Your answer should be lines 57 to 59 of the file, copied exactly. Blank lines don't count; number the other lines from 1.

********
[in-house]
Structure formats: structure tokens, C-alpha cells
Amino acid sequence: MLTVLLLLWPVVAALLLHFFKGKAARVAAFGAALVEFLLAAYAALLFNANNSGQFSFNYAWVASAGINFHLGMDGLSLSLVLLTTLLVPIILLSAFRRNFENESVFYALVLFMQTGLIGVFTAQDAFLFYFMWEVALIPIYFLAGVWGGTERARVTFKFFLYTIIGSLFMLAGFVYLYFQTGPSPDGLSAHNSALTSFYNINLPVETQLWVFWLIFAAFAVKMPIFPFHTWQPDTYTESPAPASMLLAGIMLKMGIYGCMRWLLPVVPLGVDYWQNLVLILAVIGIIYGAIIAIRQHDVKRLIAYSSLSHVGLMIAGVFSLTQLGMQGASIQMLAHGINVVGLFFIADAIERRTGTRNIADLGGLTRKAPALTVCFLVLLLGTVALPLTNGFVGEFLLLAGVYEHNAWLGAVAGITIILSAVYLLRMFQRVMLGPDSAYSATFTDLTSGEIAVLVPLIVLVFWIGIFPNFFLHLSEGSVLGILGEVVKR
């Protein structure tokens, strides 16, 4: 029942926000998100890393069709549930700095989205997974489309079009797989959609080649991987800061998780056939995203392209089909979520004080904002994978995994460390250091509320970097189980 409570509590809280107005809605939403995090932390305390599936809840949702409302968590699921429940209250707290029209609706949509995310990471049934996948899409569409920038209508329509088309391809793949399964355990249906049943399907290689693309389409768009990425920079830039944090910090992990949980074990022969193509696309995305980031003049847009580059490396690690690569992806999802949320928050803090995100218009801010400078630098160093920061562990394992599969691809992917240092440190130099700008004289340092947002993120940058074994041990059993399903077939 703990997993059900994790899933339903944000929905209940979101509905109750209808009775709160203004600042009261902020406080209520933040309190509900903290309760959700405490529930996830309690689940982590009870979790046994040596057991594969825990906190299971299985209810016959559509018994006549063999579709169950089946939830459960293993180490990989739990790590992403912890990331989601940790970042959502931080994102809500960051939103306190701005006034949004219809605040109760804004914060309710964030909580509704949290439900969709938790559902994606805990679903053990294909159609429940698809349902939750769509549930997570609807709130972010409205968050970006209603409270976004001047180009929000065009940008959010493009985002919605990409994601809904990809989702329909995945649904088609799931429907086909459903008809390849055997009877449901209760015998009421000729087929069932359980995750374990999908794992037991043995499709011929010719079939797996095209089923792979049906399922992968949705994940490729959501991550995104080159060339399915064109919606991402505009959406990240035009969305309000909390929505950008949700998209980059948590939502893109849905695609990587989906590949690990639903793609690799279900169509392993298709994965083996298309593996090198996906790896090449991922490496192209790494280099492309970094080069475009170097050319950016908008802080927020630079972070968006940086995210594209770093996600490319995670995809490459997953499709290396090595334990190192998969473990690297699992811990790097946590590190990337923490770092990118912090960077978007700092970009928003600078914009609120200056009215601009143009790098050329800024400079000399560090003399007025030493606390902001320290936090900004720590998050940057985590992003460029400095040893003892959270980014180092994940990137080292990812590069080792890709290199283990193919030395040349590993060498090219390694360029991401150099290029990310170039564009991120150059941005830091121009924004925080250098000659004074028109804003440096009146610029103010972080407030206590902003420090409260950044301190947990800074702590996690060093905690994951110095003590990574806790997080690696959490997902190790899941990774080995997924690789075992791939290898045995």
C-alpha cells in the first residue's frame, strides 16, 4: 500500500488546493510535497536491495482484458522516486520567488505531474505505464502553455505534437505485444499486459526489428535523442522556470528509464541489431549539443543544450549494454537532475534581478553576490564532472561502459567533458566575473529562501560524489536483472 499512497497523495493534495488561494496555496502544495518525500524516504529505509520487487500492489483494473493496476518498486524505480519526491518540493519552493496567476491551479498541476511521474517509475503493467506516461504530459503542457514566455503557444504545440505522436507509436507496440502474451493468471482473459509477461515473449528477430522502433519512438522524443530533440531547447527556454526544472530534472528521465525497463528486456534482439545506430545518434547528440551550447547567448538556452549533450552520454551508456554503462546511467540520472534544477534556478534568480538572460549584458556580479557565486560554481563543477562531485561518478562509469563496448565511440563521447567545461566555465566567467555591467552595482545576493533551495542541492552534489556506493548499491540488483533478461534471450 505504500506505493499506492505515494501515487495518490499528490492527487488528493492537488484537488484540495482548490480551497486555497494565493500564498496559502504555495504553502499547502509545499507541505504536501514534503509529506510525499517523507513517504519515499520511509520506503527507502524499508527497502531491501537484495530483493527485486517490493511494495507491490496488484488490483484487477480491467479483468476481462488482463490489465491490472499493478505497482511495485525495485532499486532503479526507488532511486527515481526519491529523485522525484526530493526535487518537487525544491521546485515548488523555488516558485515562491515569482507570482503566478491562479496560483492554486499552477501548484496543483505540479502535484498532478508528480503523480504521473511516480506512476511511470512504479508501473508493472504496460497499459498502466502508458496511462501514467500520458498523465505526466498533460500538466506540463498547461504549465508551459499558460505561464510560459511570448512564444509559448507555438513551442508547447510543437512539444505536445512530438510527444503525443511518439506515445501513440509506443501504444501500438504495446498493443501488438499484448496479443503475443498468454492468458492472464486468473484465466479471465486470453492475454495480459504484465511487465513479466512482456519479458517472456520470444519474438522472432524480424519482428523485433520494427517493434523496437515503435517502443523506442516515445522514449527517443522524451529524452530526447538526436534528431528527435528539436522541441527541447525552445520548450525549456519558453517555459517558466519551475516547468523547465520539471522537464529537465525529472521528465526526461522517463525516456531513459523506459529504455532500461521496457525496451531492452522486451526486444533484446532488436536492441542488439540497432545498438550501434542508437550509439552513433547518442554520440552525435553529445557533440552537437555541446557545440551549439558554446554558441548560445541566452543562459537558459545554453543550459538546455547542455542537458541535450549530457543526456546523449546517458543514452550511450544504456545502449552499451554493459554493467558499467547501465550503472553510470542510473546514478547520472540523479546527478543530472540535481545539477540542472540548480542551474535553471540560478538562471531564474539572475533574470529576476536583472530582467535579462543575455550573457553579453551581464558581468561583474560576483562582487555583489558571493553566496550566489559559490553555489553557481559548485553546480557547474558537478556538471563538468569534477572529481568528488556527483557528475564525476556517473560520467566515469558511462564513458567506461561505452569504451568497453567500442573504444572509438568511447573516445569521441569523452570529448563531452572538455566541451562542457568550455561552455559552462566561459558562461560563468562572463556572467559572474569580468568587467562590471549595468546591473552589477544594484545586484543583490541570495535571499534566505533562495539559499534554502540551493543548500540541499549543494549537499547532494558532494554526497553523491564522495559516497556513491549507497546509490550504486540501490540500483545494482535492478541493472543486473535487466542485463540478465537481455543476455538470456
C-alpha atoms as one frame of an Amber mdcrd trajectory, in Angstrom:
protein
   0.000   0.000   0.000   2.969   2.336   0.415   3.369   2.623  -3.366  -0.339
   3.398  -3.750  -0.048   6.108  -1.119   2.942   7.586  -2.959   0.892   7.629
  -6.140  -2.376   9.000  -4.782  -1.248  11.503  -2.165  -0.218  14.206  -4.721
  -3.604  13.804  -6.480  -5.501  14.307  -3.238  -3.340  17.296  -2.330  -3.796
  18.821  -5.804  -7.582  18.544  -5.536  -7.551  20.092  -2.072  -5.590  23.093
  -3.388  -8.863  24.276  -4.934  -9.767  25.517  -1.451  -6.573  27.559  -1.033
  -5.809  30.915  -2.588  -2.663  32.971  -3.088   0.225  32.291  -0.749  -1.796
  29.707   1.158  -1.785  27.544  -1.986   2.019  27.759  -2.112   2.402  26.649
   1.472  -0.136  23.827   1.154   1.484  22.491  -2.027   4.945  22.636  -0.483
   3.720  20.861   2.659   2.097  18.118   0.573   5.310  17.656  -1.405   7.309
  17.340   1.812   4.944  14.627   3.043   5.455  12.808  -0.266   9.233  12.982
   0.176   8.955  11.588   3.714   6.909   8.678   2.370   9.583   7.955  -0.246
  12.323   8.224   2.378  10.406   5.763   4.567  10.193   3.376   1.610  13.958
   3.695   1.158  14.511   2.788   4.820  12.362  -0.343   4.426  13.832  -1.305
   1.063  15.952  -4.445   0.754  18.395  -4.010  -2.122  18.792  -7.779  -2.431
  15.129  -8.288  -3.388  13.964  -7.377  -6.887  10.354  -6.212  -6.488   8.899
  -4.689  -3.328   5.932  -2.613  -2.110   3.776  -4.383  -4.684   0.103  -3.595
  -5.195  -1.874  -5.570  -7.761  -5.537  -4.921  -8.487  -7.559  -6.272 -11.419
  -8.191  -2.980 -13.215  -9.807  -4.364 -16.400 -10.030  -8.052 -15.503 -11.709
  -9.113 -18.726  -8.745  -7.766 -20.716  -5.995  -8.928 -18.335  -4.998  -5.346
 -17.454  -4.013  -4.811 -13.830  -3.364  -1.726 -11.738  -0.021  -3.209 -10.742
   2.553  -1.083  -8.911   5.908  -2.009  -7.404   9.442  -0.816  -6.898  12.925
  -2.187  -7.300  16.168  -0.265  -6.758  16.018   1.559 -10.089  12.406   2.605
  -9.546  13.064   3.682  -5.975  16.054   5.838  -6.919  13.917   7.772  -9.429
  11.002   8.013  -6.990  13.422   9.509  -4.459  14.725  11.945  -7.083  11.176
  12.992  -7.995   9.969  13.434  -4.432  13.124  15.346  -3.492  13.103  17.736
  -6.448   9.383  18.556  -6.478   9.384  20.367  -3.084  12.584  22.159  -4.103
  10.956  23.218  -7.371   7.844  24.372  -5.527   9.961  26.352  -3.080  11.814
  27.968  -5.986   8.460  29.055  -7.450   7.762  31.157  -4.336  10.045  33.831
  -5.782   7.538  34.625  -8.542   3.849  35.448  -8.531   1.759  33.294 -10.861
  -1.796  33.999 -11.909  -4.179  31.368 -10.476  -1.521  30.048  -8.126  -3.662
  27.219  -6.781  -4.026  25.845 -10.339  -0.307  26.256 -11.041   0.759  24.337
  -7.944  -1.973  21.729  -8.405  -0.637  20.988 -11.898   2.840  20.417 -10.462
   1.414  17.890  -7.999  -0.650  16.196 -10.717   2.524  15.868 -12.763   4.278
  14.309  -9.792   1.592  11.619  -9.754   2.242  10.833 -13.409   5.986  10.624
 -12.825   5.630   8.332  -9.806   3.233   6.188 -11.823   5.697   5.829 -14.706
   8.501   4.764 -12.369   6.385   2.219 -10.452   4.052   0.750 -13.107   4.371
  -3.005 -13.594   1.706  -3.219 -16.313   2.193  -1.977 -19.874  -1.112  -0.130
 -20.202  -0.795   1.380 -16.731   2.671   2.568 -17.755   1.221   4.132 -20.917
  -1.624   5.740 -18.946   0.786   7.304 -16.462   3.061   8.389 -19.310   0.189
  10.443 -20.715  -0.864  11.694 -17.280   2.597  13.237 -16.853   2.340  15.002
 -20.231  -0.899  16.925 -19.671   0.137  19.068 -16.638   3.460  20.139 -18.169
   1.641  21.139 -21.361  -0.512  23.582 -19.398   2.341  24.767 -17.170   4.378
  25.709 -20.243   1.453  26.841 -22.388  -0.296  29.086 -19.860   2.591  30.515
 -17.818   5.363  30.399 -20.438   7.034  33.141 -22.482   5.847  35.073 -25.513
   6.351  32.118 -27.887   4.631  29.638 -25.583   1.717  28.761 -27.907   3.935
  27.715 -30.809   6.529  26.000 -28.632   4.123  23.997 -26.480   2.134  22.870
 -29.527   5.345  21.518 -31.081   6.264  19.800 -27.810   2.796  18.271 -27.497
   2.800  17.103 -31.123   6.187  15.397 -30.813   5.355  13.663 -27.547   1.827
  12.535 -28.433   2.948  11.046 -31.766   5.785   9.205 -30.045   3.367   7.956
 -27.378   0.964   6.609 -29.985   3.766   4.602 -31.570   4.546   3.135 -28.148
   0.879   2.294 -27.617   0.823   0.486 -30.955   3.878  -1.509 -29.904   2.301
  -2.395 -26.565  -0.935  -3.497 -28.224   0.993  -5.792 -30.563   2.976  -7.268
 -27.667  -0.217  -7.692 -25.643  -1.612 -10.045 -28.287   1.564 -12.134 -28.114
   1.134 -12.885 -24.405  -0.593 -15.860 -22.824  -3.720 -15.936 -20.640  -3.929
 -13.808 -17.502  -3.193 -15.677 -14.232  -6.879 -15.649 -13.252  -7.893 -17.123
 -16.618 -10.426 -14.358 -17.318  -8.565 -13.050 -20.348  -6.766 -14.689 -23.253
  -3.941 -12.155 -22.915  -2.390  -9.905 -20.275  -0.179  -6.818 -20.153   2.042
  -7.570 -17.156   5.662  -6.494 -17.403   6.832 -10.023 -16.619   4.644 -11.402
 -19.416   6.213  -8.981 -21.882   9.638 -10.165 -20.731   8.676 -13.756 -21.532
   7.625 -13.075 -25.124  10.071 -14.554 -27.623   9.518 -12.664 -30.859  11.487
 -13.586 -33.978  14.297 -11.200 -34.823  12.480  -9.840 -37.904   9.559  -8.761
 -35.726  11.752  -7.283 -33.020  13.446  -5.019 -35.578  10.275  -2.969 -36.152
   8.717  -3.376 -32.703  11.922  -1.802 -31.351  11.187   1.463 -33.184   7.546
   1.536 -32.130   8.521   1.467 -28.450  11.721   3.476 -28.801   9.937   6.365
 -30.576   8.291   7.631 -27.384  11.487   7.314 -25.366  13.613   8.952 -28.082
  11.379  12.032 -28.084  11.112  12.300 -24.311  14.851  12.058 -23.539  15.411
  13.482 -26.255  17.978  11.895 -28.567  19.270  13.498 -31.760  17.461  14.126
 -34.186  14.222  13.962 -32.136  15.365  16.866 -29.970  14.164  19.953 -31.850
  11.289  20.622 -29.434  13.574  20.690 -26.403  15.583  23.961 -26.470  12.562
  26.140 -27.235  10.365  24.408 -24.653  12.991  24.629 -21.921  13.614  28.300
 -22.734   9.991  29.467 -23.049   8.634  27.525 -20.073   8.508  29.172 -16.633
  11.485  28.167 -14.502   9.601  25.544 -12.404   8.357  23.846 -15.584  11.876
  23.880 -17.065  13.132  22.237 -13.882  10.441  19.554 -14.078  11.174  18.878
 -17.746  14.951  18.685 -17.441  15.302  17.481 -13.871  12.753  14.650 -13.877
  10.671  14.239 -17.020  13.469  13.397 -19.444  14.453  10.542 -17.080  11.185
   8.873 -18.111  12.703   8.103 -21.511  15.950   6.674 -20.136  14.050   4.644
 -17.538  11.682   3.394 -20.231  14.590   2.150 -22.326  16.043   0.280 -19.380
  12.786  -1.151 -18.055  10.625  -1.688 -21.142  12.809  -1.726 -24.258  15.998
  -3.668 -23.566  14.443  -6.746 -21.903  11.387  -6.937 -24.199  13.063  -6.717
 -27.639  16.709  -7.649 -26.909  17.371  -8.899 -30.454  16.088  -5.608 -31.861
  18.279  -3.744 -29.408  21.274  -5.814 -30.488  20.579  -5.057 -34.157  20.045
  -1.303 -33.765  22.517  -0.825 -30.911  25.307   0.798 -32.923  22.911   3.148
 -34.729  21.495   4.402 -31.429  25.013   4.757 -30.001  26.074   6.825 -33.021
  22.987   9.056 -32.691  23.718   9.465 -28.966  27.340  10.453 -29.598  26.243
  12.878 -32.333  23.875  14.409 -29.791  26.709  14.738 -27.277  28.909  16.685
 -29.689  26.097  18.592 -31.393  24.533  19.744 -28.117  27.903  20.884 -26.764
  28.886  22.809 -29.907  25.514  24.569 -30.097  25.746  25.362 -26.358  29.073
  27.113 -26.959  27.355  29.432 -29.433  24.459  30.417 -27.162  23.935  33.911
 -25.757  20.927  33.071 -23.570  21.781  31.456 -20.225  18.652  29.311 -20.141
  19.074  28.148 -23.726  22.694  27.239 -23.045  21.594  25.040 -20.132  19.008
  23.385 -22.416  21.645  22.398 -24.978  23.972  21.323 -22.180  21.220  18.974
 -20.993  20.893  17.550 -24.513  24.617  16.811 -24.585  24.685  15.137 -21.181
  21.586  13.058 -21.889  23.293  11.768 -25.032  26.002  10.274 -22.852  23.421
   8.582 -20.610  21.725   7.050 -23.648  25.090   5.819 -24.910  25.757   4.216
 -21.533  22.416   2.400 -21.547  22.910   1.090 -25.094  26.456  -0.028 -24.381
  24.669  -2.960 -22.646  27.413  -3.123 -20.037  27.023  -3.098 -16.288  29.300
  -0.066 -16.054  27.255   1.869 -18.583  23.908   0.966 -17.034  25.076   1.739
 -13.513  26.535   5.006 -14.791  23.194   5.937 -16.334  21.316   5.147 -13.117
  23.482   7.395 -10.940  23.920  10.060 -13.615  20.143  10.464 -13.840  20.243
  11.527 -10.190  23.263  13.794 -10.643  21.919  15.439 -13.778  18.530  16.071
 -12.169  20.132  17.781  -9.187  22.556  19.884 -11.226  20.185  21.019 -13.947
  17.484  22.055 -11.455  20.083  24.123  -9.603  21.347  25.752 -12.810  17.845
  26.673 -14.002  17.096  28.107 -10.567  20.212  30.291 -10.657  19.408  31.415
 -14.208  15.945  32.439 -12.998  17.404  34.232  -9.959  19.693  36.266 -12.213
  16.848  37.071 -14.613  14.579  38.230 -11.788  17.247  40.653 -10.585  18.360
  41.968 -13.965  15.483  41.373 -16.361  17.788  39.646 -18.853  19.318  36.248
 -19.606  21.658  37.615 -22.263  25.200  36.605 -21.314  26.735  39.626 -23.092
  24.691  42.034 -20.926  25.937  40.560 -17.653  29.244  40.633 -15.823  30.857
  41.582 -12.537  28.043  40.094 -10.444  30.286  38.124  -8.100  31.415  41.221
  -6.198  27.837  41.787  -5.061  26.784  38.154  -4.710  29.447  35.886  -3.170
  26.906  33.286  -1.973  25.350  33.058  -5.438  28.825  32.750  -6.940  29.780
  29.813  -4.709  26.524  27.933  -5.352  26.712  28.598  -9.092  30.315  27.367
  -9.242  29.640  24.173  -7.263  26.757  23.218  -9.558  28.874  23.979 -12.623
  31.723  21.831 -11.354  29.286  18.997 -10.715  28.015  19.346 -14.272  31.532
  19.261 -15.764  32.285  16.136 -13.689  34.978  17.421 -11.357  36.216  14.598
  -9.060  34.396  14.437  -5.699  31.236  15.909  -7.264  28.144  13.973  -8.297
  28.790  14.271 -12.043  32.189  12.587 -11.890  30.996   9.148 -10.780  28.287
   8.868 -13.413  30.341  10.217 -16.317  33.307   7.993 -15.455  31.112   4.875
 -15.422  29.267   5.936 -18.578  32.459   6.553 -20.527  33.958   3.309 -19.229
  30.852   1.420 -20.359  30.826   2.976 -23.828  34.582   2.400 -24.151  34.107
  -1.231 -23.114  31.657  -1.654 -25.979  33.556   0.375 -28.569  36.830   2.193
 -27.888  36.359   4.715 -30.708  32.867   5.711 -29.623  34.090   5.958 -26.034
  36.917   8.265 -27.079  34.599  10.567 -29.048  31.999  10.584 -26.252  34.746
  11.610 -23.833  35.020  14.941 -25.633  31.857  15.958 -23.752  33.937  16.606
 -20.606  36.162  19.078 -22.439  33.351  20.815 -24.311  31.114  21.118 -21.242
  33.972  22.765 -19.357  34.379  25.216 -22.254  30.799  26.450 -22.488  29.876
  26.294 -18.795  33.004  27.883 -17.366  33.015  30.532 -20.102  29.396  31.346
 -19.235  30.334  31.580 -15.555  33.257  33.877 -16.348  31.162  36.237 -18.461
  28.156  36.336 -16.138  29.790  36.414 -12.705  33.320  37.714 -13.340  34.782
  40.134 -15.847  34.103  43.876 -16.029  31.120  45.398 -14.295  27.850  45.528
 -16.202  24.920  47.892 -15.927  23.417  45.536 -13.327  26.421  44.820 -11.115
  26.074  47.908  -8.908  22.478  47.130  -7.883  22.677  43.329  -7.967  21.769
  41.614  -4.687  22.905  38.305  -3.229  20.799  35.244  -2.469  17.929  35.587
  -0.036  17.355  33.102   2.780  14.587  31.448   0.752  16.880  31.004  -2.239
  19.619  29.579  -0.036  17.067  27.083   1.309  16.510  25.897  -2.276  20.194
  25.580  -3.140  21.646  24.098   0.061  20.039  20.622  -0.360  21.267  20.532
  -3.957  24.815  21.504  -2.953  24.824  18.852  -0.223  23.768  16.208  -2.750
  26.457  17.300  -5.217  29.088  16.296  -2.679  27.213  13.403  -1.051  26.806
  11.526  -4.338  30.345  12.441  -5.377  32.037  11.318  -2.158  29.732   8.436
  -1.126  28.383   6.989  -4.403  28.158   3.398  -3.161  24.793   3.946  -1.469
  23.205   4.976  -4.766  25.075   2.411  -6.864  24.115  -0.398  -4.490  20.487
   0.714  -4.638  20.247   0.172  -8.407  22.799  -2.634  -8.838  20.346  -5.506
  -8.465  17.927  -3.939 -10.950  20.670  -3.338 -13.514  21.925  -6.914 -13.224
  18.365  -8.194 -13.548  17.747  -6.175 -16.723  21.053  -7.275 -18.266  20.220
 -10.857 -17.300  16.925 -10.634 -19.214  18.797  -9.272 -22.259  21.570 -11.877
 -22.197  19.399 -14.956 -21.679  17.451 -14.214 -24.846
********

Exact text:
  12.535 -28.433   2.948  11.046 -31.766   5.785   9.205 -30.045   3.367   7.956
 -27.378   0.964   6.609 -29.985   3.766   4.602 -31.570   4.546   3.135 -28.148
   0.879   2.294 -27.617   0.823   0.486 -30.955   3.878  -1.509 -29.904   2.301